The Vow of Poverty

Blog Published: January 3, 2007
By Sister Julie

In a recent comment, Marilyn asked what I think of the vow of poverty. She pointed out the different meanings of the word poverty: 1) lacking resources and 2) renouncing the right to individual ownership. The vow of poverty has more to do with the second meaning.

Here’s how I came to internalize in part what this vow means. When I first came to the convent, I noticed that in the sisters’s prayer books, the inscription in the front read — in pencil — “for the use of Sister (name)”. In some books, you could see faintly see names from previous users of the prayer books, sisters “dwelling now in light”. In all of my books, I write “Julie Vieira” in the top right corner signifying it is MY book and I want it back if I lend it to someone. When I asked a sister about why they say “for the use of” she said that no one of us owns a single thing in the congregation — even that prayer book that we’ve used for years and which bears the marks of our praying hands and of our tears. By the simple act of writing “for the use of” a sister recognizes that she truly does not own a thing and that all she has is gift. A sister recognizes that if one of her sisters needed that prayer book, she would give it to her in a heartbeat. One might think that giving away a book is a simple things. Sure it is (well, being a biblioholic myself, I would have a tough time, but I’d do it). But this applies to ALL THINGS. Not one thing in this house is mine. Not the books, not the clothes, the furniture, nothing. The vow of poverty compels me to hold all things in common, to live simply, to not become attached to material things (again, books are very hard for me not to become attached to), to be moderate in all things.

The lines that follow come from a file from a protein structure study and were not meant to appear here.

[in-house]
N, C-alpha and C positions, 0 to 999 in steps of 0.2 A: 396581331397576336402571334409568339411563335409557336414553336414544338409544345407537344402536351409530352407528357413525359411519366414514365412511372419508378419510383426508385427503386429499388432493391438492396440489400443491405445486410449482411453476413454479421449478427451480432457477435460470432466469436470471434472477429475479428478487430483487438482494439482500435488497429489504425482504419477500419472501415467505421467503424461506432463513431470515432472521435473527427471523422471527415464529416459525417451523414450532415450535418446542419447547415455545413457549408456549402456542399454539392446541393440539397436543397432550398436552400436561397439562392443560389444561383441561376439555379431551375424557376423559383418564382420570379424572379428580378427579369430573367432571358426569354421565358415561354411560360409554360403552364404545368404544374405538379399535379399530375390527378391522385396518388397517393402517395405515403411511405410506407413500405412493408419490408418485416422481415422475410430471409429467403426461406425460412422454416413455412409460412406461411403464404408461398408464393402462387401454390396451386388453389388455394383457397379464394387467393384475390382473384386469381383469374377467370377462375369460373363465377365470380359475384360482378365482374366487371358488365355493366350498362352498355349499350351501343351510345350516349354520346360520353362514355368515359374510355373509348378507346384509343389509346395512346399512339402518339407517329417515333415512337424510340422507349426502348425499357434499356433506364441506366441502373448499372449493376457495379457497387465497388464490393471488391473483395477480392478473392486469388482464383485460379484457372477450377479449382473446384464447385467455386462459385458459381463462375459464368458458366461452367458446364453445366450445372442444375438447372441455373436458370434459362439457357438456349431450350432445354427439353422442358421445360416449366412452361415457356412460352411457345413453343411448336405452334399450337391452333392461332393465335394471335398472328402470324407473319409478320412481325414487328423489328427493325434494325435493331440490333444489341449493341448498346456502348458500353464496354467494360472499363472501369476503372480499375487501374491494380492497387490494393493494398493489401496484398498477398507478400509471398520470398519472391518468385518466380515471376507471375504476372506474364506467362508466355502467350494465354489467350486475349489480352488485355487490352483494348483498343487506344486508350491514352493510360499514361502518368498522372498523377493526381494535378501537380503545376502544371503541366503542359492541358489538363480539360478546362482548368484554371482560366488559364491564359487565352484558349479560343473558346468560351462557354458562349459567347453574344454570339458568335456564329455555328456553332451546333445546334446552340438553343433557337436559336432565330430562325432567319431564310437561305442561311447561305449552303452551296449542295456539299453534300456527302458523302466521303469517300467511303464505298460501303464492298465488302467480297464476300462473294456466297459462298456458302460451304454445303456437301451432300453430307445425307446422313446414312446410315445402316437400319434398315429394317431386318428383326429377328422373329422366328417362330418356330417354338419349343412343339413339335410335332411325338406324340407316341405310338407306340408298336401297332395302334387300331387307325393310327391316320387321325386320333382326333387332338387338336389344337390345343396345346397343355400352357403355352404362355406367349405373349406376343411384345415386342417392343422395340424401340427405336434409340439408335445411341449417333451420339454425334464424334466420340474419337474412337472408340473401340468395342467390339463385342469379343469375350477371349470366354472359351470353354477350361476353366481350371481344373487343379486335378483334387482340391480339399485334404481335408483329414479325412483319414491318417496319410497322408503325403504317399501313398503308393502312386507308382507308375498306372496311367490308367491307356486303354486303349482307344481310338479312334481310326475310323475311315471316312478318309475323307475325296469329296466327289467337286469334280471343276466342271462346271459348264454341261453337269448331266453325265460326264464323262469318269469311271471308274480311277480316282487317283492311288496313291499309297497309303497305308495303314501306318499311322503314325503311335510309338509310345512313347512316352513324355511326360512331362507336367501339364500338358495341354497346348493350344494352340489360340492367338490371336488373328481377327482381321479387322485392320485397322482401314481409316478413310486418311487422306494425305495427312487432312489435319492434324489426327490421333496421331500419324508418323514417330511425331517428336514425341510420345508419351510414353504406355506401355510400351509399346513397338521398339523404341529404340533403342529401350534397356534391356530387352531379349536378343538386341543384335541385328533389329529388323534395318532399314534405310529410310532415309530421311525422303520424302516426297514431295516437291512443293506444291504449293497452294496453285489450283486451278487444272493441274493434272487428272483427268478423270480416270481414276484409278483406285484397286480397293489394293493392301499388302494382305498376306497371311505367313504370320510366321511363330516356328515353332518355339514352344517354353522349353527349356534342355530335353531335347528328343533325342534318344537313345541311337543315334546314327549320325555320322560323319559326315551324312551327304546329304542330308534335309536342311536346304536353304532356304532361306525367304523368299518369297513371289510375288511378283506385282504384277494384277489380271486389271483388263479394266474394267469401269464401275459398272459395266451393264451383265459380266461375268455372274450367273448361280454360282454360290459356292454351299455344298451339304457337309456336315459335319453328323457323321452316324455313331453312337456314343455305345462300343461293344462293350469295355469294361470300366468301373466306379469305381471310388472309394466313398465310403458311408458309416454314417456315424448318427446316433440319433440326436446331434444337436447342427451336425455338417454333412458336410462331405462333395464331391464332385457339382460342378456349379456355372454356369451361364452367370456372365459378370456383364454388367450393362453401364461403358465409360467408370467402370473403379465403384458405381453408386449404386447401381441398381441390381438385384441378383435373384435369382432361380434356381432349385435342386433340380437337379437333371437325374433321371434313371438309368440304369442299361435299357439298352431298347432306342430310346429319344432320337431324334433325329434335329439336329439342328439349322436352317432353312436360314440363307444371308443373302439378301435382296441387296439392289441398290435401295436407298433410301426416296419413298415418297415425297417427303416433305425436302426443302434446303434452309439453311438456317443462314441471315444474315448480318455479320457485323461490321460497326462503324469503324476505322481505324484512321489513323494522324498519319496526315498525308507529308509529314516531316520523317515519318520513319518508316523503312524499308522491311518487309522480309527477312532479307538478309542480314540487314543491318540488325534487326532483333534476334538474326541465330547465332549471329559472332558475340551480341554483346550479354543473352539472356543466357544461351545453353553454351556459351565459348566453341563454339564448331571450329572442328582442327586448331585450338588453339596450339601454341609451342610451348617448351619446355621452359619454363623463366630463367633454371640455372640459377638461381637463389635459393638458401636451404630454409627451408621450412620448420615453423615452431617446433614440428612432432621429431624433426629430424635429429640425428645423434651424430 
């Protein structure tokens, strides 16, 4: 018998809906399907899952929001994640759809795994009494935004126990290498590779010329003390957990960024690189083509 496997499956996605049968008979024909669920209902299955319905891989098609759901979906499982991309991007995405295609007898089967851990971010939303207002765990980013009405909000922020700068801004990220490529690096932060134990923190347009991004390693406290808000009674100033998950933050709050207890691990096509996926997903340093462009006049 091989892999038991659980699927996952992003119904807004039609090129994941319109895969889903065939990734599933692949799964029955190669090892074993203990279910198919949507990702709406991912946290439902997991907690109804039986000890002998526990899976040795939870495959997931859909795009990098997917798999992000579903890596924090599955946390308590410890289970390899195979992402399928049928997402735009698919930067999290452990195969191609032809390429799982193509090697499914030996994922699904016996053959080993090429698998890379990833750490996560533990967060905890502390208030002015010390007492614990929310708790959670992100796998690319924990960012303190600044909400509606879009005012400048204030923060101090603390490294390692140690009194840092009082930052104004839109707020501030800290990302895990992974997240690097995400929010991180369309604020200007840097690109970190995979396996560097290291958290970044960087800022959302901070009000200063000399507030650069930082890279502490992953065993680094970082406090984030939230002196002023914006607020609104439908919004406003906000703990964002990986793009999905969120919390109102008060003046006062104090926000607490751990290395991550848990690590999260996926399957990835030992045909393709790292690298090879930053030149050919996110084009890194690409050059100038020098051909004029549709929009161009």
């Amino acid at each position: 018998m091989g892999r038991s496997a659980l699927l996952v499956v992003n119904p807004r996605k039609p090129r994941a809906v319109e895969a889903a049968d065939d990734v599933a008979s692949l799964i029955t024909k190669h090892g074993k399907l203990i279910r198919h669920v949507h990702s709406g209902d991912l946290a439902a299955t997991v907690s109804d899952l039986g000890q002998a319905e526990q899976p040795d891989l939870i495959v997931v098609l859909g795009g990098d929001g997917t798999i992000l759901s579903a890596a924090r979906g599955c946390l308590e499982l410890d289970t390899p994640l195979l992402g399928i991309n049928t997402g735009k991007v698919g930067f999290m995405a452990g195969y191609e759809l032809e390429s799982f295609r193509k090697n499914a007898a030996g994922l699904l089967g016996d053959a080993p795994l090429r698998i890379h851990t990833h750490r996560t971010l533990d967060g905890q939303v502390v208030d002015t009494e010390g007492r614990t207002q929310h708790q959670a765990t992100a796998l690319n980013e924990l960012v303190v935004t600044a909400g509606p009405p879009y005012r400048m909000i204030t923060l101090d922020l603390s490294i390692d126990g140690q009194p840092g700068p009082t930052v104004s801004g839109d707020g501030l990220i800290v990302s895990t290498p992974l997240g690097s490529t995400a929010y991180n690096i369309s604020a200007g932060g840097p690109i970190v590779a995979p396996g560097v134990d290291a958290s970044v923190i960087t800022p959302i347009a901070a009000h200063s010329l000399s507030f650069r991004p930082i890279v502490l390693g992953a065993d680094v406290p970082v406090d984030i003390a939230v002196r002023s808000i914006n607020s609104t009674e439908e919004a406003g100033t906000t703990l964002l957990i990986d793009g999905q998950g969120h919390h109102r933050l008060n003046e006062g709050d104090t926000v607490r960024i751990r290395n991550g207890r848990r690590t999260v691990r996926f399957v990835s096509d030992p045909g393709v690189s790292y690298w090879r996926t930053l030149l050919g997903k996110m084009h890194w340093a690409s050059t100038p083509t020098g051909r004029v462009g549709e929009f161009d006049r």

Keep in mind that the vow of poverty is not lived in isolation. It is lived in harmony with the other two evangelical counsels: celibacy and obedience and so cannot really be understood apart from those vows. In addition the vows aren’t professed just for their own sake. They are the context for our relationship with God and one another and for our mission to serve the Church and world.

There are many ways that religious interpret and give meaning to this vow within their own communities. For the religious reading this, please comment on what this vow means to you and your community.

Archived Comments

Mema January 3, 2007 at 3:14 pm

In former years, the vow of poverty was expressed by using the pronoun “OUR” for everything, hence owning nothing.

Marilyn January 3, 2007 at 8:32 pm

Julie, thanks so much for sharing your thoughts on this. It does make a lot of sense–and it’s quite inspiring in a way. There aren’t many material things that I’m attached to. I’ve moved many, many times and have given away most of my possessions over the years. Even books. “…compels me to hold all things in common, to live simply, to not become attached to material things…to be moderate…” I think those are wonderful aspirations.

Maria in the UK January 4, 2007 at 8:07 am

Thanks for sharing the thoughts. God bless.

Kristen January 4, 2007 at 10:14 am